So… yes. I am aware of the universe trying to get me to change my mind.

But. I’m not going to. 

This is a novel. And… it was a wonderful novel.

Atmosphere / Style

The book spans a lot of time… A LOT and covers a lot of ground as well. From villages and towns and cities in what is eventually named Ghana to the deep south, New York, and eventually California… this book and the lives of the characters are all over the map. Literally. It also spans a lot of time. It starts in the 1760s and ends two hundred years later. Writing each snippet of time and each vignette of life in a cohesive manner while still maintaining the integrity of each individual circumstance… is a massive undertaking and Gyasi is more than up for the task. Her style never suffers. I never felt like any of the people or stories were out of time, and if there is any quibble about the characters it is simply that they were all so good that it was sad to only get a bit of their lives. 

Personal preference, I enjoyed the first 3-4 generations more than the subsequent generations. I am not sure if that is because Gyasi’s skills there were more apparent or just that they were different from what I normally read and therefore were more powerful on a personal level.

Side Rant:

I’m a white reader… a white middle class very privileged reader… who didn’t really start to awaken to the issues of racism in my own country until I was an adult. (I mean, sure, we talked about stuff in school, but it didn’t really land for me until I was older, out of my protective bubble, and had more exposure to people challenging white supremacy.)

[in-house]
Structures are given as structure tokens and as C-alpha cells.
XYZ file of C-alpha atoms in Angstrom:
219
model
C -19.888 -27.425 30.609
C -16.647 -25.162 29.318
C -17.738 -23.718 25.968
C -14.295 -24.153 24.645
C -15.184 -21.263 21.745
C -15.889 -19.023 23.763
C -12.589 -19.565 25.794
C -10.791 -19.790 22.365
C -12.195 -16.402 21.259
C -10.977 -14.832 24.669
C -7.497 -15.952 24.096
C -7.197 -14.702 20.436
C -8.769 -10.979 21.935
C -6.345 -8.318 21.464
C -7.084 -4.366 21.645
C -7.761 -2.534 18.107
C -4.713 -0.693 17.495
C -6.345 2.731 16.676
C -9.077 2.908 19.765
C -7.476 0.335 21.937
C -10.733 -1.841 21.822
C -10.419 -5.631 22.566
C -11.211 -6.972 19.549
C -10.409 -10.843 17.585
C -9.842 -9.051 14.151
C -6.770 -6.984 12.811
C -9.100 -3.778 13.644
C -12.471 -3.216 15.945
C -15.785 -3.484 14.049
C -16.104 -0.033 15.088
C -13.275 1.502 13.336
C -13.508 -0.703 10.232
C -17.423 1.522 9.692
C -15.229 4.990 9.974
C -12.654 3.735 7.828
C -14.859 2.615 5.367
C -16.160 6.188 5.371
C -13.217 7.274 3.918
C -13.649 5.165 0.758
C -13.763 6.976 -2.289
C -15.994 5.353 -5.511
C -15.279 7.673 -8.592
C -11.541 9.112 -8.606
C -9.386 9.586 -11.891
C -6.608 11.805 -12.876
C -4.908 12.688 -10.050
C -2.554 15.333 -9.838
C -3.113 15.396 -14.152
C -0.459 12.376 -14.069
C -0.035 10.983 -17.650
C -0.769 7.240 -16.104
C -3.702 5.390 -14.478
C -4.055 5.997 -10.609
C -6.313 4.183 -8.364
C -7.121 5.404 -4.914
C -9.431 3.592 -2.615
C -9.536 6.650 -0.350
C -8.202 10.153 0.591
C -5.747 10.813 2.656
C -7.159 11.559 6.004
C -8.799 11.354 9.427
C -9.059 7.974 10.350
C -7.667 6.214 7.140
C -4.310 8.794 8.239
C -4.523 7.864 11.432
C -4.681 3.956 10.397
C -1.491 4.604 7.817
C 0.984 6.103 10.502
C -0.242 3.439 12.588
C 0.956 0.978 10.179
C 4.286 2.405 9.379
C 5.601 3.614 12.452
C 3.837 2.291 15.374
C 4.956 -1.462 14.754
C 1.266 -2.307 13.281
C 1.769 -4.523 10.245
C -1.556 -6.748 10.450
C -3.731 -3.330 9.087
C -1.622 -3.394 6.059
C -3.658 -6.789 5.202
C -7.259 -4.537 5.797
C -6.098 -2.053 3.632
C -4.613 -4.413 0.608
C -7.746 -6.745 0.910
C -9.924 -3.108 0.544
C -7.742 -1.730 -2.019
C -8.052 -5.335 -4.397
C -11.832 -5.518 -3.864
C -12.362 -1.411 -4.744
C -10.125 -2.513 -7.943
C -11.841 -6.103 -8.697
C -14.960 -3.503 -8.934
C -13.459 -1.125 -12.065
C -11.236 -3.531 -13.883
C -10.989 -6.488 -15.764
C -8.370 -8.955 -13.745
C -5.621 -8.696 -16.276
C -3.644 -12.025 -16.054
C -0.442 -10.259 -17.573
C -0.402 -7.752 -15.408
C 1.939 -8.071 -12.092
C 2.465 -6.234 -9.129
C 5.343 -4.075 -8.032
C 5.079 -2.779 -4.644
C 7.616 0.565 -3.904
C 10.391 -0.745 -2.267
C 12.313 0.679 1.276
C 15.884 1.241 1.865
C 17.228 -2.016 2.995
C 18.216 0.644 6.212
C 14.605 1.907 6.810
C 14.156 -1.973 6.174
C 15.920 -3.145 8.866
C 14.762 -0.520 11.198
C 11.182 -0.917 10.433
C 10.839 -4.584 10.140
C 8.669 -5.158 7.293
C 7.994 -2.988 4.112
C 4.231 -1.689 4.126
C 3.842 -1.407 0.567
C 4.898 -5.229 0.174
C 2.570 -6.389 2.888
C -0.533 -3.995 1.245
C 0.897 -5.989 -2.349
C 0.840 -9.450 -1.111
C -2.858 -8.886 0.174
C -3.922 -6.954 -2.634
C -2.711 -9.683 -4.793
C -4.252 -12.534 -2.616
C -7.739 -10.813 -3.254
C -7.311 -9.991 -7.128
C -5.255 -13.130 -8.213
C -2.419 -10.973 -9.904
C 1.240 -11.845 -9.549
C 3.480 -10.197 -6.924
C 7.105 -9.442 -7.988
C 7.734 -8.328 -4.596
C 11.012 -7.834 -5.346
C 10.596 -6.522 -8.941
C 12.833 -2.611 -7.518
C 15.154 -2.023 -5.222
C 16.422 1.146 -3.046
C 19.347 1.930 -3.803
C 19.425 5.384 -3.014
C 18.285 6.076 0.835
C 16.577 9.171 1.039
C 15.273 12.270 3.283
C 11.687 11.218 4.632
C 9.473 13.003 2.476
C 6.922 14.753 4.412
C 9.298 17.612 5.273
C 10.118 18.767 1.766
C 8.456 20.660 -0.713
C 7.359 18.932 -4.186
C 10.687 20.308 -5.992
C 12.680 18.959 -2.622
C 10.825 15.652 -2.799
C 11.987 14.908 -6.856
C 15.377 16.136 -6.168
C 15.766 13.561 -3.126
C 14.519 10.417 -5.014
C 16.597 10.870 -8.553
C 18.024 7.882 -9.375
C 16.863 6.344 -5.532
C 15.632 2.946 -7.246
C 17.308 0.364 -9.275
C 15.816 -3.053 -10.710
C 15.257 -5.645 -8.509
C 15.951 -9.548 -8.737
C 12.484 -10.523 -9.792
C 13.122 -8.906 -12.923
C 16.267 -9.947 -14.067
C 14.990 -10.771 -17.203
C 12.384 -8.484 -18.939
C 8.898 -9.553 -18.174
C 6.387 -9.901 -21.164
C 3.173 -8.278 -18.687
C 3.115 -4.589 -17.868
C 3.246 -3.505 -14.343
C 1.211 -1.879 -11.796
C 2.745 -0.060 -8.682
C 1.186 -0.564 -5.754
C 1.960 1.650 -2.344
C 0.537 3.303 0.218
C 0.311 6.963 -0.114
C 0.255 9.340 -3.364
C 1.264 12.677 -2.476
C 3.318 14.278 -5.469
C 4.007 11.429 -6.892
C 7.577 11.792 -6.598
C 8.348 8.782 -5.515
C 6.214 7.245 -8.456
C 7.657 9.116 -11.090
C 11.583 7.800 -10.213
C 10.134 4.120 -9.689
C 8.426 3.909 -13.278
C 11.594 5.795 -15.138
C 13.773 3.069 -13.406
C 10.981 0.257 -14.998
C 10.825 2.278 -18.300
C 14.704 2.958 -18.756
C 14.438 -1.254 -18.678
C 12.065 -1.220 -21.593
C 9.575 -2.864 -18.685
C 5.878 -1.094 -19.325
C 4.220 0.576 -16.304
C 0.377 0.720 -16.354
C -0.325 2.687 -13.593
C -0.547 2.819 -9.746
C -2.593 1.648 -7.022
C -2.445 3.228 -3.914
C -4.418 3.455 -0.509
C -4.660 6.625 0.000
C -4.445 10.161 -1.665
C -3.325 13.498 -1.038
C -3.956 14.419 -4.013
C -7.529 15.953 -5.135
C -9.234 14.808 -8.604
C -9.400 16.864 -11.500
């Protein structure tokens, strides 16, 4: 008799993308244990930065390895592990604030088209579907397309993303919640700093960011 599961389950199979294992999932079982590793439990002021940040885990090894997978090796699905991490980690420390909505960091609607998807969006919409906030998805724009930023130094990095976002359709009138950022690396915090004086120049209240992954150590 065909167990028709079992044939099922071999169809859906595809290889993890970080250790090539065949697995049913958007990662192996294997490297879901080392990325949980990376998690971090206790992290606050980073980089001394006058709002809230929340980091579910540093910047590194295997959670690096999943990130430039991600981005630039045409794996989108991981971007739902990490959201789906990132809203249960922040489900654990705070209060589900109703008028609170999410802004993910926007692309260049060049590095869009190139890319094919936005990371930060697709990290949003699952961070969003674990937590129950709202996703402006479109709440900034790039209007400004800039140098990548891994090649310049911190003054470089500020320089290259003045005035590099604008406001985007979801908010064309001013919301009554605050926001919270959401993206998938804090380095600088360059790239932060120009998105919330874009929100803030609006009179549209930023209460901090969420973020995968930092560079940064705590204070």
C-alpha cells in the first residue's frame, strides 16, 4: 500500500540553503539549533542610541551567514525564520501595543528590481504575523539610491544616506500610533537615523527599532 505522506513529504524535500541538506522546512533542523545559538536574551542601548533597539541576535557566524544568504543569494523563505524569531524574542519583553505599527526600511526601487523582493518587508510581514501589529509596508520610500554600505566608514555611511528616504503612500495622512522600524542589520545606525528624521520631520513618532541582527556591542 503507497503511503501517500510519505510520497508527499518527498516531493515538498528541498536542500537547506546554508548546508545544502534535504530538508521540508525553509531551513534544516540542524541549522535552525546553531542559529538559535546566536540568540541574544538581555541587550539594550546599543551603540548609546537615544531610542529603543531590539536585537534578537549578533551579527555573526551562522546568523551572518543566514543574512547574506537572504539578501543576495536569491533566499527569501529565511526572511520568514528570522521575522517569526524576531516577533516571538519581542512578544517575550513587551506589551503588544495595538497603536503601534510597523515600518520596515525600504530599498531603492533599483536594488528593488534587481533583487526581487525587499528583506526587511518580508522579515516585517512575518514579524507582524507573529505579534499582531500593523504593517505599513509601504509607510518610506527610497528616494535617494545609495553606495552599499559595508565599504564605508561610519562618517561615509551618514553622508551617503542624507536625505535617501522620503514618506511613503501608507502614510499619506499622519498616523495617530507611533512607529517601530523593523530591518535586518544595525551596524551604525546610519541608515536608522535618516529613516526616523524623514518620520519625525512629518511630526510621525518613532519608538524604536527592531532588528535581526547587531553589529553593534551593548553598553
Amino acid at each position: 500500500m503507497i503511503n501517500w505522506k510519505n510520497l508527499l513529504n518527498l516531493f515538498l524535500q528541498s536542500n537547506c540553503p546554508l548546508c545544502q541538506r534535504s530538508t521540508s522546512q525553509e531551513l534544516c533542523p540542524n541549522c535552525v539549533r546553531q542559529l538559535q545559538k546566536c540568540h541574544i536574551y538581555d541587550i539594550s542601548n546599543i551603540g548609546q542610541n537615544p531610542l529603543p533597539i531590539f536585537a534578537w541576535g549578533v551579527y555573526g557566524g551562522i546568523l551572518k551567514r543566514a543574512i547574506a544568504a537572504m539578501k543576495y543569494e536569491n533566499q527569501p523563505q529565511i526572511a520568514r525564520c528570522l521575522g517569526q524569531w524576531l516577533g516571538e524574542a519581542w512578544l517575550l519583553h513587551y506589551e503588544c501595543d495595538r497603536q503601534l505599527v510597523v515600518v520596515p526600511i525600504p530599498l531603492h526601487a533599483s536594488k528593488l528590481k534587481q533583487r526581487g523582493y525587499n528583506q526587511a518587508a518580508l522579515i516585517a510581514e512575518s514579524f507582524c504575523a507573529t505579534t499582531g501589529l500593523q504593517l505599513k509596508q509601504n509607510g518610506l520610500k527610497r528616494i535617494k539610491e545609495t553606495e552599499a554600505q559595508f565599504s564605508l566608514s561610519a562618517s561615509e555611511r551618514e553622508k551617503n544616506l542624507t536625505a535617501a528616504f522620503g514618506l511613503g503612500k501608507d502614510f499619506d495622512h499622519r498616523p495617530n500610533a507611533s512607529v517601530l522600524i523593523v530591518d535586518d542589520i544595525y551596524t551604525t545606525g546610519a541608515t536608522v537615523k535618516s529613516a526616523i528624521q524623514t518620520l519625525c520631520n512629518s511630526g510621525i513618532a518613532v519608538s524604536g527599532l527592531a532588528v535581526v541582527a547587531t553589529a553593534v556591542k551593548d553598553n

I, obviously, don’t speak for all white readers, but I can tell you my experience. Reading about segregation and the Fugitive Slave Law in history class will never be as impactful as reading about them in black written books, for me specifically, novels. 

Reading slave narratives can be moving, but the language is so different that it can be hard to fully comprehend the big picture. It feels so far away, so distant from our own safe little lives. It is very very easy to feel detached… that was “then” this is “now” and that is “history.”

Novels though… give us characters we love and care about. They give us descriptions that make us weep (and yes, I cried while reading this book).

Every time I read a novel about the Black experience, I am shaken by the sheer shit that history has doled out. Some people like to say that Black people should get over the past, that it is unfair for contemporary people to still be bitter about the history that their people have suffered. Those people are wrong.

It is amazing to me that Black people are not angrier. It is amazing to me that Black people can stand any of us white folk.

I know that I will never understand the depths of their anger. All I can do is not shy away from it and give space for it and uphold it.

Ok, side rant over.

Let’s talk Plot